Fall tourism bolstered by Enbridge, Line 5



Trees with fall foliage

Pipeline essential to region’s farming, shops and activities

Oct. 6, 2021

Few things can compete with Michigan’s beaches and lakeshores in the summer—except when the State dresses in its most vibrant colors that attract thousands eager to enjoy fall in its glory.

The bold red, yellow and orange leaves provide backdrops for pictures, breathtaking views and lifelong memories along Michigan’s hiking trails, farms and roadways. 

While the picturesque beauty attracts those seeking to enjoy the fall, Michigan also offers a host of activities, food and fun. At pumpkin patches, vineyards and apple-picking farms, Michigan welcomes residents and tourists alike for day trips or long weekends.

“Fall is another season where Michigan shines,” said Emma Cook, Enbridge community engagement advisor. “Whether someone wants to enjoy a scenic hike, take a drive through the lakeshores or visit Porcupine Mountains Wilderness State Park in the U.P., Michigan offers it all, and we are proud to play a role in it.”

In addition to sponsoring community events, including the St. Ignace Annual Fall Fest & Great Pumpkin Roll on Oct. 2, Enbridge plays a significant role in the practicality of Michigan’s tourism industry with its operation of Line 5 in the Straits.

Tourism in Michigan generates approximately $25.5 billion, and the crude oil and natural gas liquids that Line 5 transports each day are pivotal to the region and tourism.

More than half the State relies on Line 5 for propane, which includes 65% of those in the Upper Peninsula. In addition to propane for heat and cooking, Line 5 is critical to the production of fuel for vehicles and air travel. It also helps in the manufacture of 6,000 items most people use every day, including those synonymous with tourism and the fall.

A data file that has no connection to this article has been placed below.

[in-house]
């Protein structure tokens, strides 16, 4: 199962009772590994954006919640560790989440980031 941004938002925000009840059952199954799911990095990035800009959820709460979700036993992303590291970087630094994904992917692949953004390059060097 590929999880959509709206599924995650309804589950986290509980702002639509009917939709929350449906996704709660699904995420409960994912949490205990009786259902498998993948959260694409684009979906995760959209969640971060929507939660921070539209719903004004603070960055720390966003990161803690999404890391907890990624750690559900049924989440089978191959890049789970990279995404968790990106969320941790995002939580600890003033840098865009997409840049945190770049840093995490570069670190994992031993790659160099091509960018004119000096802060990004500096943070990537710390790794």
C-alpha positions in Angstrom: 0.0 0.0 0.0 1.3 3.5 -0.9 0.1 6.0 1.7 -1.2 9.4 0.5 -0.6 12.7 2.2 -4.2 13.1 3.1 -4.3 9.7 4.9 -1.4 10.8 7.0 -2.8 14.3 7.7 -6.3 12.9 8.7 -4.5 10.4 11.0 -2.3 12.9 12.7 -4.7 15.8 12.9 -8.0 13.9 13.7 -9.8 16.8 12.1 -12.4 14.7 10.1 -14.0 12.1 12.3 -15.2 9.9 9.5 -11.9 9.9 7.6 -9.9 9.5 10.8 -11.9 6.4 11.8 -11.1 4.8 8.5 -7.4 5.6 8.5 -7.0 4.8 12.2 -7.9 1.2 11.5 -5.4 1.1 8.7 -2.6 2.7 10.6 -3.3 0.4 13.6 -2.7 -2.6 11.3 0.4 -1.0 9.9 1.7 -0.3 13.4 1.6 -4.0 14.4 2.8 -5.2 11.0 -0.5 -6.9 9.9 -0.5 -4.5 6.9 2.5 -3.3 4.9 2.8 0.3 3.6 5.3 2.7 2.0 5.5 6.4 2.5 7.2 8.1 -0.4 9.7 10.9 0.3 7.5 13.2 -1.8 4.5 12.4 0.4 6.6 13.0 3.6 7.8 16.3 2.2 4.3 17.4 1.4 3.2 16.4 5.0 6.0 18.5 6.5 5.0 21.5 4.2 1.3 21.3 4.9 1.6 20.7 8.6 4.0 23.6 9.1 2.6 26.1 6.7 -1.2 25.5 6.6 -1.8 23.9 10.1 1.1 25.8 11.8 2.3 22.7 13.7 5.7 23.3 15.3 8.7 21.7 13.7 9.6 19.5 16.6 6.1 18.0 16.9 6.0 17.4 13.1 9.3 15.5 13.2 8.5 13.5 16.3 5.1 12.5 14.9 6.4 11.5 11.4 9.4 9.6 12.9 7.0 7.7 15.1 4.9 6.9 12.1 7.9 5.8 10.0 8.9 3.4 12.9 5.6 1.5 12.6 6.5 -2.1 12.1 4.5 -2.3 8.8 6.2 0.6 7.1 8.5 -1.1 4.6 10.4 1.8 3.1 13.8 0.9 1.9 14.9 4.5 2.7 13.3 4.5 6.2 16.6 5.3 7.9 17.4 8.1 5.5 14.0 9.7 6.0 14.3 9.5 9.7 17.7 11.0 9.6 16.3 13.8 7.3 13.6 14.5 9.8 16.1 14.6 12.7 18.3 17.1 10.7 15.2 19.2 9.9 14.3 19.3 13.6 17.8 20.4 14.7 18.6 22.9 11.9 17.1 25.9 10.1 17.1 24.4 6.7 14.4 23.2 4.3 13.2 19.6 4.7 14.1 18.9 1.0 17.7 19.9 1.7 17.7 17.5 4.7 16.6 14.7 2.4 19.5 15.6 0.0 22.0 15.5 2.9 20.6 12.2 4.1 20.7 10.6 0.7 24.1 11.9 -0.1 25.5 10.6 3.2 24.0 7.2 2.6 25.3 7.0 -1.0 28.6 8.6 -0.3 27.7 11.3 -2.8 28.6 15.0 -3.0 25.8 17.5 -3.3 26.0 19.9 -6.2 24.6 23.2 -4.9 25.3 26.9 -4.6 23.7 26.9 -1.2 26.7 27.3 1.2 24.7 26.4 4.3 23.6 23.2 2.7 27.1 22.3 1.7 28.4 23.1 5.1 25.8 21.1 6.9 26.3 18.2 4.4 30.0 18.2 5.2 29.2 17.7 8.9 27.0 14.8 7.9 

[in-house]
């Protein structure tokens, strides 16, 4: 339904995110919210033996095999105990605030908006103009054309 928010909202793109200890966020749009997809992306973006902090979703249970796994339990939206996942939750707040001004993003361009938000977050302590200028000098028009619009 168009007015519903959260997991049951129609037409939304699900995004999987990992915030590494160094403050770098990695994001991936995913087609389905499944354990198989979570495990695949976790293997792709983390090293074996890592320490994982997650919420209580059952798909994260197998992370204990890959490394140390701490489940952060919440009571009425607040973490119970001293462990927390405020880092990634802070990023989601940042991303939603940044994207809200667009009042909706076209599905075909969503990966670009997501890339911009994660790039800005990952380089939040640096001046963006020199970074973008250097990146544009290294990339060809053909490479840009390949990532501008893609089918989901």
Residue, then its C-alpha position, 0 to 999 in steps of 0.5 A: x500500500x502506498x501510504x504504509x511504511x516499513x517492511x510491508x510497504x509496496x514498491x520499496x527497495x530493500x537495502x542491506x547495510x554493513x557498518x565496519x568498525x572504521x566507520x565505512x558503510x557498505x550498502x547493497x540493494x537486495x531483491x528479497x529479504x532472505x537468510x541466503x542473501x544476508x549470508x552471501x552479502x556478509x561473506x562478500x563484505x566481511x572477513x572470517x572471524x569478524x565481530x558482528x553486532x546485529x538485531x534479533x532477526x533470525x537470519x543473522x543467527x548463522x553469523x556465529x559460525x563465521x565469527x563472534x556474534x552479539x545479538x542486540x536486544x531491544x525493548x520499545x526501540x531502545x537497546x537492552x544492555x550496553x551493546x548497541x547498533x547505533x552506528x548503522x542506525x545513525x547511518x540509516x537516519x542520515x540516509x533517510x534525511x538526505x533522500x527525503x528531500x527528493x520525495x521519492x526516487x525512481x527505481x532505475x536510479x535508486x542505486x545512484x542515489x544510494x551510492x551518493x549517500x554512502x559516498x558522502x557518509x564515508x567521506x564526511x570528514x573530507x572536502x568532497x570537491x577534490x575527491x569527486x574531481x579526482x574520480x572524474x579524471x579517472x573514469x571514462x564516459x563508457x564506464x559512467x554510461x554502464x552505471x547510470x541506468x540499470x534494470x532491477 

“Line 5 provides the energy that helps tourism in Michigan throughout the year,” said Cook. “It provides the fuel that keeps farming equipment moving for our food supply and the ferry boats that transport guests across the lakes. It also helps in the manufacture of cameras, as well as the boats, jet skis, bicycles, and tents that dot Michigan in the spring and summer.”

She added: “In the fall, though, the ciders, apple dumplings and Oktoberfest treats also rely on propane for cooking, as well as generating heat, particularly in outdoor event settings and fire pits, even at home.”

Cook also notes that Line 5 is essential in the manufacturing of the hats, sweaters, jackets, boots, strollers, and bikes many will use this fall—along with the antihistamines to combat seasonal allergies.

To help ensure the region continues to benefit from Line 5, Enbridge is planning to construct the Great Lakes Tunnel. Placed deep below the lakebed in the Straits, the Great Lakes Tunnel will encase in concrete a replacement section of Line 5, eliminating the risk of an anchor strike to the pipeline or a leak from it into the Straits. Enbridge is financing the Tunnel, which also will be able to house other utilities, such as fiber optic cables to strengthen the 9-1-1 system in northern Michigan.